這「一部份」，用英文說就是part and parcel - 重要的、主要的 - 不能恣意捐棄。即如學術研究一樣，不能從我的生命中抽走。飯後我買了杯咖啡，沿著小徑回返桃園樓的研究室，途中遇見同事，微笑寒暄，步履如常，這也是生命的一部份。
這「一部份」，在時間如沙粒從手指間漏失的存在中悠悠呼吸，呼出去不必要的誇飾,吸進來舒坦的自在。用矛盾語來說，是「無意識的意識」(unconscious consciousness) ，可以細如檐滴，可以闊如江海。
By Gabriel Wu
Following a sunset poetry reading organised by a local literary group called the Kubrick Poetry Club, a member of the audience asked me what poetry meant to me. I had been reading from my recent collection Ban Cun Zai (A Half-Existence) at a bookstore in Yau Ma Tei, and in reply I said, “It is part of my life”.
Perhaps my reply was too dull and unexciting, and didn’t satisfy the audience’s expectations. But I thought it aptly described how my pulse beat and my blood flowed when I replied to the question. Although physically indoors, standing between the spotlight and microphone, I could sense a spring breeze gently blowing to bring forth leaves so green that they could not be greener as I seemed to see the ever-changing sunlight radiating through the twigs and branches.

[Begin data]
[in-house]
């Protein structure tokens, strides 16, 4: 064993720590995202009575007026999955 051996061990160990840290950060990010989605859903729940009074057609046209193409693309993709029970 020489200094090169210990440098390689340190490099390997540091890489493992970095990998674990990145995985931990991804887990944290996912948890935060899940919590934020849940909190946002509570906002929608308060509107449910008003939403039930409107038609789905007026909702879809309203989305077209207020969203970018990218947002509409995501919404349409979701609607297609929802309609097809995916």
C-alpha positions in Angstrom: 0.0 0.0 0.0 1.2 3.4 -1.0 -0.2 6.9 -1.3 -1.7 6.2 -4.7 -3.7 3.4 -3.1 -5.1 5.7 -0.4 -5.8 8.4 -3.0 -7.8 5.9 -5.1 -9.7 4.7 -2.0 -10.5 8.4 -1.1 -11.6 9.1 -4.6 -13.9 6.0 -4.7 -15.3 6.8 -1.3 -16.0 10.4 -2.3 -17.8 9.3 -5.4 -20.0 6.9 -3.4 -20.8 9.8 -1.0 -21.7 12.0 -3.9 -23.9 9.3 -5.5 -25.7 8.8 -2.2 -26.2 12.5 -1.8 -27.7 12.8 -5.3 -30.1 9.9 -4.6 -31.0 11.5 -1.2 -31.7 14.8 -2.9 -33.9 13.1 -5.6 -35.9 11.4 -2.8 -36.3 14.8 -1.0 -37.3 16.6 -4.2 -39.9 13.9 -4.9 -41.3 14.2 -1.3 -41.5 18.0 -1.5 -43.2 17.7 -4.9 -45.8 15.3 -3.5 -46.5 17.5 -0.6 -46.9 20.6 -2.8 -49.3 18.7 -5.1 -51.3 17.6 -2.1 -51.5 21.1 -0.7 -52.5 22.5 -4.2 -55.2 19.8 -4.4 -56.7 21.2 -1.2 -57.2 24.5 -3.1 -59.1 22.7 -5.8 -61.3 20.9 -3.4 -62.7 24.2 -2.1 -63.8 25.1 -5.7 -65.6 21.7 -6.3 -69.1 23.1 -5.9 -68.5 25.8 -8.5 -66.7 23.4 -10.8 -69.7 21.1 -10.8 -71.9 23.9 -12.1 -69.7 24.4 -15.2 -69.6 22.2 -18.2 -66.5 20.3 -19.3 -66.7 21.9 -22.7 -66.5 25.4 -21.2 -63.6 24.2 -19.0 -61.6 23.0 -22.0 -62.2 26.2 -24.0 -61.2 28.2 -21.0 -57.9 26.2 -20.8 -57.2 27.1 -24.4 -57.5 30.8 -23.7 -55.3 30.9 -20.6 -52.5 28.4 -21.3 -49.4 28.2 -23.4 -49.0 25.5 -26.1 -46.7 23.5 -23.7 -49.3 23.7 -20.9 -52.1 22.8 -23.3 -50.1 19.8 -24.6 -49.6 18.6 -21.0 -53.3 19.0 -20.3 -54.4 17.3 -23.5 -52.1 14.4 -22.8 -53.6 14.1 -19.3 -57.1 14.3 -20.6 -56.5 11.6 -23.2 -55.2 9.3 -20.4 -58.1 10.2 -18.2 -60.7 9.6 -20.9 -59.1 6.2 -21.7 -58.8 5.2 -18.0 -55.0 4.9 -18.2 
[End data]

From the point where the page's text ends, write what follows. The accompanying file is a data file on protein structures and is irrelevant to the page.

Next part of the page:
I could never relinquish this “part”, expressed as part and parcel in English, something which is important and essential, just as I could not ever give up academic research, which is part of my life, too.
I bumped into a colleague after I bought a coffee following my meal, and was heading back to my office in the To Yuen Building. We exchanged greetings and then said our goodbyes, and I returned to my usual footsteps. Such an encounter is also part (and parcel) of life.
This “part” gently breathes in an existence where time slips, like grains of sand through one’s fingers, exhaling unnecessary exaggerations and inhaling a soothing sense of calm. Unconscious consciousness—if I may use an oxymoron—can be felt to be as fine as a single droplet of water clinging to the eaves of a house or as vast as deep rivers and expansive oceans.
Night falls. My kitten leaps onto my lap, curling up to sleep. The only sound is that of my fingers tapping at the keyboard. “I am a part of poetry,” I write.
Special thanks to Linkage from City University for the English version.